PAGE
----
Anne, I know your deeds. I know all about Fiji and the extra sessions that were dumped on you that you accepted because of your commitment to Me. I know all about Brazil and the women’s sessions you booked into your free time because of your heart to get others into My Word. I know your hard work and your perseverance. I know you have endured hardships in My name and have not grown weary. Thank you, Anne, for all you are doing to serve Me. Yet I hold this against you: you are losing your love for Me.
When I came to that verse, I kept on reading. I knew He couldn’t be speaking to me! After all, I was traveling around the world telling others how to love Him! Surely He wasn’t speaking to me!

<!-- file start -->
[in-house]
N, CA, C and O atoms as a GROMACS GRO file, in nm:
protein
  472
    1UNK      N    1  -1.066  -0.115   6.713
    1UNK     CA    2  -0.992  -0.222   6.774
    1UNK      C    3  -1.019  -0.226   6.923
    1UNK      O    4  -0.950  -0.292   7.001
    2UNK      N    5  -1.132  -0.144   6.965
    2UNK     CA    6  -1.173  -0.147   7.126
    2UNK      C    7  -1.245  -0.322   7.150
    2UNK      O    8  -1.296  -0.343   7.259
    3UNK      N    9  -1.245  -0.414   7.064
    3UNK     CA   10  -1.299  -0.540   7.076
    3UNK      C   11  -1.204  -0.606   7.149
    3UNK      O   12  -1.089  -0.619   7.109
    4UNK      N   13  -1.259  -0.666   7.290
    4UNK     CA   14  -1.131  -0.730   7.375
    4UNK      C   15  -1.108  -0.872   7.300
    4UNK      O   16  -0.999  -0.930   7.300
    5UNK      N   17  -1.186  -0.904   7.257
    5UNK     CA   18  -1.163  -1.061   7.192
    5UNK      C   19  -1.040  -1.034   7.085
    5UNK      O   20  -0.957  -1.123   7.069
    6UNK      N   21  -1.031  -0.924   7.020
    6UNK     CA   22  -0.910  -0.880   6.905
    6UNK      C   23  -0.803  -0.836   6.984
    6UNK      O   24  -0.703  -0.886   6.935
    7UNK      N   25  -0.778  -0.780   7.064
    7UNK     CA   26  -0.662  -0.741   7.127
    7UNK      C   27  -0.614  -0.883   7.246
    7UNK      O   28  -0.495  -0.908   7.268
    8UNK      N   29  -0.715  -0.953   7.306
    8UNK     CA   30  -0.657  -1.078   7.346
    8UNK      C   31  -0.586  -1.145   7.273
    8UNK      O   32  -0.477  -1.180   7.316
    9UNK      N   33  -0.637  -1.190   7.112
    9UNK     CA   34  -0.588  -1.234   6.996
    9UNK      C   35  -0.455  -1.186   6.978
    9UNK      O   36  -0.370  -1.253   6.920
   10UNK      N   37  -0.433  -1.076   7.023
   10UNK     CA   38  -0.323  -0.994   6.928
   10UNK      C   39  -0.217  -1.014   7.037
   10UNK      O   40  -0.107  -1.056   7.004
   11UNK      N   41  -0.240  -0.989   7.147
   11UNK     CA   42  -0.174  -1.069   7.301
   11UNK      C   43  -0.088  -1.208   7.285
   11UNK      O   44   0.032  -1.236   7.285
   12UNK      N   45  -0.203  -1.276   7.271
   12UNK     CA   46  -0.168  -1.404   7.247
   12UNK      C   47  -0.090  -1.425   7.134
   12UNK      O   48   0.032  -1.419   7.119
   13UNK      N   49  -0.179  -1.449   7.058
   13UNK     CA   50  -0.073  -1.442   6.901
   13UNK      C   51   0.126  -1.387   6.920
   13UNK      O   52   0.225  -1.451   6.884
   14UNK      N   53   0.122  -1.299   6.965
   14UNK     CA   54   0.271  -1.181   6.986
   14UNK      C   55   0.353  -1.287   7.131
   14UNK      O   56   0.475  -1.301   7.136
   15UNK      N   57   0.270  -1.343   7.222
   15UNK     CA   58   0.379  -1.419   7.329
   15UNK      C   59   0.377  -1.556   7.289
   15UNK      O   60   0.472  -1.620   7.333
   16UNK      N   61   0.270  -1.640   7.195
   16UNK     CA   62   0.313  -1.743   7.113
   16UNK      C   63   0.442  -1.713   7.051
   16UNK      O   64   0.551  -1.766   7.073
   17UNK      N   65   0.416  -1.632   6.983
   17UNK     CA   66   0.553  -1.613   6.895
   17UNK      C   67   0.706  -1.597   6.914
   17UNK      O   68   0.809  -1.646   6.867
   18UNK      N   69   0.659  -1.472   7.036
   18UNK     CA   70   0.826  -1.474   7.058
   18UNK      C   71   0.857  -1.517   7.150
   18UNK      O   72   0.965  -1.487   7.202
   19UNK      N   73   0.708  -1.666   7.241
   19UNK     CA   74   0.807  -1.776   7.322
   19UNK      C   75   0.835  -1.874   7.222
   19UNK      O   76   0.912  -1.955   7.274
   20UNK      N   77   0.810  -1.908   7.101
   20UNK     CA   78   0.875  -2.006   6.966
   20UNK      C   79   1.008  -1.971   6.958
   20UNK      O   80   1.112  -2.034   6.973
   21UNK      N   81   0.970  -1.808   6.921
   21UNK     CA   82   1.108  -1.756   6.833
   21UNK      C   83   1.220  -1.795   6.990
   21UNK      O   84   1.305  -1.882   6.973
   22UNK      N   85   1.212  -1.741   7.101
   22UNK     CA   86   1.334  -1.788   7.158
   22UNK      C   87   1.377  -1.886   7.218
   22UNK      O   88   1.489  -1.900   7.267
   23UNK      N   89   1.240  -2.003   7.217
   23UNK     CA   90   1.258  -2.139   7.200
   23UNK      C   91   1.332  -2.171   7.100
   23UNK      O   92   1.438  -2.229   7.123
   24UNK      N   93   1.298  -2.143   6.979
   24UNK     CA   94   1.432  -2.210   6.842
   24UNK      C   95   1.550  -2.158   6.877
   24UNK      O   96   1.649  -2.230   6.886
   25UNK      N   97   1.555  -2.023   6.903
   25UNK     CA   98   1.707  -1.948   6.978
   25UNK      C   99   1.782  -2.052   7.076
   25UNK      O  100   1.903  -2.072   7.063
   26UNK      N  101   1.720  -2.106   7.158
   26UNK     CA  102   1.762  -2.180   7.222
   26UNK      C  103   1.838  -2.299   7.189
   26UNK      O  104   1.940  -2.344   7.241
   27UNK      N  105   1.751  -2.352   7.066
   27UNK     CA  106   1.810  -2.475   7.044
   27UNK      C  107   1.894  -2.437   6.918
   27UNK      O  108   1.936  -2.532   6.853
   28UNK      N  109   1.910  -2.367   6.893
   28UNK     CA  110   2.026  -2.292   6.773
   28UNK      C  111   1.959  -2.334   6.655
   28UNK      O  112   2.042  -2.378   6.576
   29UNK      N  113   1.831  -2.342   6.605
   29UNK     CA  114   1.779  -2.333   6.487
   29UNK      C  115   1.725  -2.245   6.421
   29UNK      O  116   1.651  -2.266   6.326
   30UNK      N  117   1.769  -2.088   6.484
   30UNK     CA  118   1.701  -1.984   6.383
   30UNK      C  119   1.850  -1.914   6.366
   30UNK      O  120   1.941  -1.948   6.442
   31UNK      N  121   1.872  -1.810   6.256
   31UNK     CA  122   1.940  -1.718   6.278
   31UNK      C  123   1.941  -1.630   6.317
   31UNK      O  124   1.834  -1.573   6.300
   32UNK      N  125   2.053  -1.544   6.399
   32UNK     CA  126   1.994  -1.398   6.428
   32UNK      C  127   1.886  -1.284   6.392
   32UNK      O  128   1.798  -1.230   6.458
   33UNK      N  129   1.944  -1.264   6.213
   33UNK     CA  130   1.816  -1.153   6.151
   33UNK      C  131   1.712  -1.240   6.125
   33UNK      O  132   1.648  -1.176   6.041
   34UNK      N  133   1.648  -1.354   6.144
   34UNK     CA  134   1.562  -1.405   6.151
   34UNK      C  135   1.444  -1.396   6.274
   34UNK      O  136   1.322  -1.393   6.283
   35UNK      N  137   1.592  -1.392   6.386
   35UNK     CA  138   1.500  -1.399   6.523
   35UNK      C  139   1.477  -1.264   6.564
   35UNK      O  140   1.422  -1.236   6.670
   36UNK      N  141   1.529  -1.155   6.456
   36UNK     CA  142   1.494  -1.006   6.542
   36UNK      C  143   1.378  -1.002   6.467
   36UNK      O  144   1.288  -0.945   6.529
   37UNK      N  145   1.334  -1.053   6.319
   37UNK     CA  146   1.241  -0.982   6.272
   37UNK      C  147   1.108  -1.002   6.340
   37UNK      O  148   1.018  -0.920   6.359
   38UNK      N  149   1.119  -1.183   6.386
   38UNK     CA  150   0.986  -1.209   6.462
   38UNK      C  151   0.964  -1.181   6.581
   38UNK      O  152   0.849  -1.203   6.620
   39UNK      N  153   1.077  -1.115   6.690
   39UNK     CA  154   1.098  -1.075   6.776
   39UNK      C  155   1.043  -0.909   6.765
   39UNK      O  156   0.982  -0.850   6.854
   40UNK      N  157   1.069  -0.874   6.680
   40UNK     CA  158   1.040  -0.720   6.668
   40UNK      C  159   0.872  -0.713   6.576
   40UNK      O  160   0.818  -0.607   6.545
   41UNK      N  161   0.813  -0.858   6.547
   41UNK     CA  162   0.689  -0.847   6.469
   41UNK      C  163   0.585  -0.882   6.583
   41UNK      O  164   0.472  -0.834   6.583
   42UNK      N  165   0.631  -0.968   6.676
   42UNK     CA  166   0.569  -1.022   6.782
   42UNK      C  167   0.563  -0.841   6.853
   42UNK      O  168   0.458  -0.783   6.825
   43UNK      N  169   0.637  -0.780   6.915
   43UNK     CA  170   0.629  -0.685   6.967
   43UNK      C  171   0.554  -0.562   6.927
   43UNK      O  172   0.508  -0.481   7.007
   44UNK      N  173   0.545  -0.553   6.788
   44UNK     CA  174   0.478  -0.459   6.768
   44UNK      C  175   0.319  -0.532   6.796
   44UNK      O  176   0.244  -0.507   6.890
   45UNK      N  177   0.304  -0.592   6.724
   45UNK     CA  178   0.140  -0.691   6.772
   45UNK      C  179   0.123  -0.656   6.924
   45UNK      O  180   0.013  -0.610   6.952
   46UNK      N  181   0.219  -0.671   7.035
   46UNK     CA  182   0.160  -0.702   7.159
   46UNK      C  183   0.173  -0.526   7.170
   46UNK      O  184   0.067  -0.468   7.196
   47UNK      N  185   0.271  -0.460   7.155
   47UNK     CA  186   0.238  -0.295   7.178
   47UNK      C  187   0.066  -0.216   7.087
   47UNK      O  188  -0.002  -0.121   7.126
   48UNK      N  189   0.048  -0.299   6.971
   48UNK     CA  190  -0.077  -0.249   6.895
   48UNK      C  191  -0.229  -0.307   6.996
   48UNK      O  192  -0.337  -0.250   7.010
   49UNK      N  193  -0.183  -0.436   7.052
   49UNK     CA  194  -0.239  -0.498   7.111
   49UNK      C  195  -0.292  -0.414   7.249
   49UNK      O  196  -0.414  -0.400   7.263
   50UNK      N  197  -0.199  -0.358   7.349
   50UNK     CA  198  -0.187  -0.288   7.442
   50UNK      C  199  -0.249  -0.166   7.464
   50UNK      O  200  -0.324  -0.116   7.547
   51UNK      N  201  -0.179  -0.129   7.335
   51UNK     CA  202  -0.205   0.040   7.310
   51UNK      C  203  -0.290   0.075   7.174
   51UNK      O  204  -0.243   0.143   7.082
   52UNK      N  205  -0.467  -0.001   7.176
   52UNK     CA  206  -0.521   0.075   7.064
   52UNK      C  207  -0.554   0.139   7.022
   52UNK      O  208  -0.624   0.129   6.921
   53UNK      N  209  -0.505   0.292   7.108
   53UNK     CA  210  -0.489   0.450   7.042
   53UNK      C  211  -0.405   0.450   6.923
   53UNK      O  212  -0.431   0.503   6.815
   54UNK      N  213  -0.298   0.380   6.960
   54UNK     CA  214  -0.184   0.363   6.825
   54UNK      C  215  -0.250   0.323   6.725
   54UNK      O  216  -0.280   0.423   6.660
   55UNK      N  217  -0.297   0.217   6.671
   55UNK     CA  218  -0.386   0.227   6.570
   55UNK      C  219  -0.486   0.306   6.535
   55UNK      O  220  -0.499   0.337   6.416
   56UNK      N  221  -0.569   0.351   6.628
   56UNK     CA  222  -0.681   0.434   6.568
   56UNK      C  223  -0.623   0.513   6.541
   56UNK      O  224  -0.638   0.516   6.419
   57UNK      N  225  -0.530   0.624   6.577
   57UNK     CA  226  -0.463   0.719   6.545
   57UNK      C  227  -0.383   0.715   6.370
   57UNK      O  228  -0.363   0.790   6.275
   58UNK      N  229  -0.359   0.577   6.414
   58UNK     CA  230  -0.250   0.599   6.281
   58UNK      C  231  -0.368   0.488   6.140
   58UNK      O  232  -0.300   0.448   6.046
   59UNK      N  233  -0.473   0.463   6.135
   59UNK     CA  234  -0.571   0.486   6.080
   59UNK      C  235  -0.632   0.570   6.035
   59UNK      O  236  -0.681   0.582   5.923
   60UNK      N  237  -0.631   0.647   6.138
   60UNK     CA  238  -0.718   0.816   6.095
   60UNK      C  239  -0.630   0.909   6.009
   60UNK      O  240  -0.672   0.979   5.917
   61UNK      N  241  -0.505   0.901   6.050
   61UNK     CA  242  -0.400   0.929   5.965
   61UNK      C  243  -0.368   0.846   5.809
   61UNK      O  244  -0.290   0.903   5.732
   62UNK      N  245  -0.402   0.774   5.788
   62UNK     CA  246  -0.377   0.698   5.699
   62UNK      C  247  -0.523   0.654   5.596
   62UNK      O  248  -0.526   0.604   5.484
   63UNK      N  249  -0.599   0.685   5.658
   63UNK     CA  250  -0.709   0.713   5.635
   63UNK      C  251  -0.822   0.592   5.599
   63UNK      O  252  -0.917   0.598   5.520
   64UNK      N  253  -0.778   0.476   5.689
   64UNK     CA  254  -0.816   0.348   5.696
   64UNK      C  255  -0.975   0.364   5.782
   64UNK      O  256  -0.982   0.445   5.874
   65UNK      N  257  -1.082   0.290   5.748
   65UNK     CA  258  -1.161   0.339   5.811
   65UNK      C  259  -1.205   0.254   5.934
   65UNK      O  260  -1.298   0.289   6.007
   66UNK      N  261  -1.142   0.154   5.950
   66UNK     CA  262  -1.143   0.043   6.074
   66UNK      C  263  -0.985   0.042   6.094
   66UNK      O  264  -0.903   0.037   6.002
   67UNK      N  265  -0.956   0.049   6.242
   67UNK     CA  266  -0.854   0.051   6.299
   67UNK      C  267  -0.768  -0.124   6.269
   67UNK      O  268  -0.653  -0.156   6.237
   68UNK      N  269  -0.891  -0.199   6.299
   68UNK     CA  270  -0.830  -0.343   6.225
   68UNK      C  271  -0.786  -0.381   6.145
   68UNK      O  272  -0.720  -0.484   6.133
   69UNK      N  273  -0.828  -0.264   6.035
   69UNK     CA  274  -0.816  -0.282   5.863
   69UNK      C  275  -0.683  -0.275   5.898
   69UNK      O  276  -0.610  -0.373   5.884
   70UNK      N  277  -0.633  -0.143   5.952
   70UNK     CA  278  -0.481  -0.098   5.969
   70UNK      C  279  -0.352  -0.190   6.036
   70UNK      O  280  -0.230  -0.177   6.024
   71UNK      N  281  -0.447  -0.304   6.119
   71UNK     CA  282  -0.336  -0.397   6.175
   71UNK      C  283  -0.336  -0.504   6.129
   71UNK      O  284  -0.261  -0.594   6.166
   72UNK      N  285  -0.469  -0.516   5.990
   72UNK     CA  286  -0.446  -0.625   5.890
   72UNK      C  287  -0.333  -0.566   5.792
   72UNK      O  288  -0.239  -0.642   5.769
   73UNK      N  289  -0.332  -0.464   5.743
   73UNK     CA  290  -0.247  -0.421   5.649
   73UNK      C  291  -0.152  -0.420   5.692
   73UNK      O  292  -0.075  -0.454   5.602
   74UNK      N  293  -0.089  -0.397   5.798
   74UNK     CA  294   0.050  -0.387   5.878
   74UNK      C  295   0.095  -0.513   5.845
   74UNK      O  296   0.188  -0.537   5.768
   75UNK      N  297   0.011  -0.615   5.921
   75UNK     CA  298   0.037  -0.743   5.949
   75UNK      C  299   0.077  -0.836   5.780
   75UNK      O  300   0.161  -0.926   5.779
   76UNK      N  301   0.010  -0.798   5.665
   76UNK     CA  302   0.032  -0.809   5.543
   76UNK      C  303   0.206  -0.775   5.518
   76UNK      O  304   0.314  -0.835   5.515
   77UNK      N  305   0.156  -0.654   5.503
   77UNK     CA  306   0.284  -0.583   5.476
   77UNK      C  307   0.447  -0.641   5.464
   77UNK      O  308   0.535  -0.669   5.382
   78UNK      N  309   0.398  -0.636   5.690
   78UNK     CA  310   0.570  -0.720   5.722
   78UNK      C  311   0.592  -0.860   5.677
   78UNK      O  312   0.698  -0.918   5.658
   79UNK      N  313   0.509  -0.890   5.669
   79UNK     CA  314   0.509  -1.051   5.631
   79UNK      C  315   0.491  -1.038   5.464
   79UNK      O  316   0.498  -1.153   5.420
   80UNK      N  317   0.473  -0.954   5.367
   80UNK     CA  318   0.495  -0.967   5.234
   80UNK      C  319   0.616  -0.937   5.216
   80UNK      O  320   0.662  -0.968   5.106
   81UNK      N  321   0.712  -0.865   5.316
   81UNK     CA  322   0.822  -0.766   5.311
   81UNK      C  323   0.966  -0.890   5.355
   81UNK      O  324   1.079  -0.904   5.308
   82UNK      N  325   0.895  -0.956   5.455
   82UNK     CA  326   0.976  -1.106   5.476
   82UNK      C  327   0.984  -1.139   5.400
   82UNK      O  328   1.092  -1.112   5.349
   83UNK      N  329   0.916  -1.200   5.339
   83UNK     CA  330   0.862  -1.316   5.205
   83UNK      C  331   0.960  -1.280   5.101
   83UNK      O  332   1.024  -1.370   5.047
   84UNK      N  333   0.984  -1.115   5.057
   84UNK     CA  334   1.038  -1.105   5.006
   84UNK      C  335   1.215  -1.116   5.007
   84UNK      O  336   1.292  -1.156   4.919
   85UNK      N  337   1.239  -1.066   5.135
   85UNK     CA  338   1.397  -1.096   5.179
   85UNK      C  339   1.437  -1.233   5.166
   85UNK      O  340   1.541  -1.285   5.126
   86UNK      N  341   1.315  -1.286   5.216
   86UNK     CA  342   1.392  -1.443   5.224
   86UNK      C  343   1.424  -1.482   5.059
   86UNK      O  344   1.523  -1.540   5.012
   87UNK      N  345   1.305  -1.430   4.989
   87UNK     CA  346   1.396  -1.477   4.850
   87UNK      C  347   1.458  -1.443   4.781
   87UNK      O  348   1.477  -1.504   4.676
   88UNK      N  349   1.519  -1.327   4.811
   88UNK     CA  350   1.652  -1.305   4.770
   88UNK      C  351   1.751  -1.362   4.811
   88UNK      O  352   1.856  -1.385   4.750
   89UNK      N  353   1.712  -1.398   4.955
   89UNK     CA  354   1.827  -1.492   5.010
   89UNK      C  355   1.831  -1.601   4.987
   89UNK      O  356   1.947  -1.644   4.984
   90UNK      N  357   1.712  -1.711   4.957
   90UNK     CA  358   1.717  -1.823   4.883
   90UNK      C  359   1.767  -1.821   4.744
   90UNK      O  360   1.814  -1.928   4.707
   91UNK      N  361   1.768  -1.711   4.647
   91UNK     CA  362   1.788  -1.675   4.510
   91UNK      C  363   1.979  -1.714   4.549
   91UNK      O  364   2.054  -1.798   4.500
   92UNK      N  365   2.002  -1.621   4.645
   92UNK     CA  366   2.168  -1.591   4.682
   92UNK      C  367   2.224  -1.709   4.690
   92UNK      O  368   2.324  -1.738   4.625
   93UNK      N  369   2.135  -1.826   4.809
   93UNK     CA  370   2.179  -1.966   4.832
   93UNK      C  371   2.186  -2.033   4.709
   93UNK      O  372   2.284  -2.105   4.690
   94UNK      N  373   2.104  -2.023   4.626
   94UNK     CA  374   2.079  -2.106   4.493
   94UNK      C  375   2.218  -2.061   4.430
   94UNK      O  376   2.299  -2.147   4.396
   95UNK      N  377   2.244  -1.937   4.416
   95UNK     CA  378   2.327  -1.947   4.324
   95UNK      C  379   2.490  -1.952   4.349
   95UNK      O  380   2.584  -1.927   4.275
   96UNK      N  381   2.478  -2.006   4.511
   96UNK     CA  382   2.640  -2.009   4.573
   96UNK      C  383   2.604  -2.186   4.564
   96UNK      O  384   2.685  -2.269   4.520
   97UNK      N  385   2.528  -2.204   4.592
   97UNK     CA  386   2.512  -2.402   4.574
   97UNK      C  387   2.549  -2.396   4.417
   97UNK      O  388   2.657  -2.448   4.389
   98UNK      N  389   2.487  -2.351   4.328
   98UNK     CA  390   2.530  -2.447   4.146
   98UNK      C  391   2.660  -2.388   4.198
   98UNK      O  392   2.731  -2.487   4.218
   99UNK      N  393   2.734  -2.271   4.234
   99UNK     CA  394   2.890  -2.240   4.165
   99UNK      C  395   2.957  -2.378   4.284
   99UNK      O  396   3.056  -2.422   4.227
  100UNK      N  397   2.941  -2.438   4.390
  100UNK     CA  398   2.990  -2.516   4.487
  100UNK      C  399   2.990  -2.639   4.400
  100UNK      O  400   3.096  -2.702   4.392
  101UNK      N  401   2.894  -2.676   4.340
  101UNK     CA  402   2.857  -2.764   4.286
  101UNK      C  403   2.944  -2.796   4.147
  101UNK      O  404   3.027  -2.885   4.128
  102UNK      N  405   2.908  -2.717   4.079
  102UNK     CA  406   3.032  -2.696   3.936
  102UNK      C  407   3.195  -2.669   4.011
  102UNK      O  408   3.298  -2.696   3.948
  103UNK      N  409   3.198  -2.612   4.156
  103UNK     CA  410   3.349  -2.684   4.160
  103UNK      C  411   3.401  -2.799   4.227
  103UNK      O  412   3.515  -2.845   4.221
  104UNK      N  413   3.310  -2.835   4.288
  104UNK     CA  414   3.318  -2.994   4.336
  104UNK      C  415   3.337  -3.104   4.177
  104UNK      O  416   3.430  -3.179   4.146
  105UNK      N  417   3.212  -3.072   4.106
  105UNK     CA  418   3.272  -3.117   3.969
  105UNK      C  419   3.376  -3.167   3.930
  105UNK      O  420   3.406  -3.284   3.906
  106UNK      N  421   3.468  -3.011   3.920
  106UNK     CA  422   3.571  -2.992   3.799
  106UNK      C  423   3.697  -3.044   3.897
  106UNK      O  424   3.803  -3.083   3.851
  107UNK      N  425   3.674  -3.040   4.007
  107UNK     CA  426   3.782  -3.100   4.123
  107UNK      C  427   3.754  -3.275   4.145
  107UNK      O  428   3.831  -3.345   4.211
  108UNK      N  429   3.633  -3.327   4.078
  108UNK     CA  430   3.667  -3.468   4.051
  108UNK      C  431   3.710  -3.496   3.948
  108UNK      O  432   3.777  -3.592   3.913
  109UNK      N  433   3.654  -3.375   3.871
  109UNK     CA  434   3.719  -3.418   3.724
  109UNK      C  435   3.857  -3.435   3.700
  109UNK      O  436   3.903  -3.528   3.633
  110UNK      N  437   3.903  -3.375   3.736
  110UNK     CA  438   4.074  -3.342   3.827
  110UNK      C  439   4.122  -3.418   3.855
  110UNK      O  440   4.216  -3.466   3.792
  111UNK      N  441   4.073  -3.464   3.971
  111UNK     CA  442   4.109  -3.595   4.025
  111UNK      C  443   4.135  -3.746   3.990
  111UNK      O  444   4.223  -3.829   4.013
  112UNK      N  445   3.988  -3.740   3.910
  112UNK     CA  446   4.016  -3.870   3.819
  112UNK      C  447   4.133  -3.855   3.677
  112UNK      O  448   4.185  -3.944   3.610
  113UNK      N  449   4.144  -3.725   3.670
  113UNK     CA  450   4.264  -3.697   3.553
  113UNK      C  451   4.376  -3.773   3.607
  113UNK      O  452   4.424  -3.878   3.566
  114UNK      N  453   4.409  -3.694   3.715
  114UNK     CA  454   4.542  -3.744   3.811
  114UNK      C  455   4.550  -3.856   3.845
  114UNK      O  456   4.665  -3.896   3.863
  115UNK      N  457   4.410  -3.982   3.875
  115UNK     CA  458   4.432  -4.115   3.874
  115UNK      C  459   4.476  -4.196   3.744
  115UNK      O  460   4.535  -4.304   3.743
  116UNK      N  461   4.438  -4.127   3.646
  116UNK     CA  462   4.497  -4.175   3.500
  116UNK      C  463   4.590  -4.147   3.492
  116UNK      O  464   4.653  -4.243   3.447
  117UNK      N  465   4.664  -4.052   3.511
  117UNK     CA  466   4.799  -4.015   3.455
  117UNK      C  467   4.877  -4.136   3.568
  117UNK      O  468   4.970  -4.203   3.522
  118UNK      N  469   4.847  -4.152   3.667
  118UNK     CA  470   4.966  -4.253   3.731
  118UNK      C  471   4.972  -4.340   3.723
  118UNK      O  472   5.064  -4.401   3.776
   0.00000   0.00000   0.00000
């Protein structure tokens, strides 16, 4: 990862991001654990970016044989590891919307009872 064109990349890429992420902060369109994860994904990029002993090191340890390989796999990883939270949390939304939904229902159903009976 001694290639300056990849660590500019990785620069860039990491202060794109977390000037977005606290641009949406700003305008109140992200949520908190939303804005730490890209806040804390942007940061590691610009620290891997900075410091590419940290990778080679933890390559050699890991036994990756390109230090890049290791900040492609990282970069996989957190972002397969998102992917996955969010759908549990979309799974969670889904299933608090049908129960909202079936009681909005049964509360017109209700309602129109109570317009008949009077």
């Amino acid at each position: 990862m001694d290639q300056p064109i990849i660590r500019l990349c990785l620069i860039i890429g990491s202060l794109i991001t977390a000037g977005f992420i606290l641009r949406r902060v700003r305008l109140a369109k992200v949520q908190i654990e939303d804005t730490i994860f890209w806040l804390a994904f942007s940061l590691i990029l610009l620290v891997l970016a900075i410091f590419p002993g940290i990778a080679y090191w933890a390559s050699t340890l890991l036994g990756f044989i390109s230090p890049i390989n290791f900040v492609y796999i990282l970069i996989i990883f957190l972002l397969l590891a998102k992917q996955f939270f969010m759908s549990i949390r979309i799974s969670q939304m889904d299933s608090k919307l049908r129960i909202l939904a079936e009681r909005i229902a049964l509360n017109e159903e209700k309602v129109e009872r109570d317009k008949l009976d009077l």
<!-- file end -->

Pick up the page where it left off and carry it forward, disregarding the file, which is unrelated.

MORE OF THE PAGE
But He was! He kept drawing my attention back to those verses until I finally listened to what He had to say. I would have denied it and vehemently argued, except it was Jesus who was speaking to me! And I knew that whenever He speaks, it’s the truth. Finally, the light of His Word penetrated my delusion. Deep in my heart, I acknowledged that I wasn’t just tired; I was losing my love for Him! I cannot tell you how devastatingly painful that revelation was to me. I yearned to love Him, and I thought I did. But He did not agree.
With tears streaming down my cheeks, I asked, “Lord, what would You have me do?”
He replied from Revelation 2:5.
Remember the height from which you have fallen.
Remember what it was like to love Me with all your heart, mind, soul, and strength.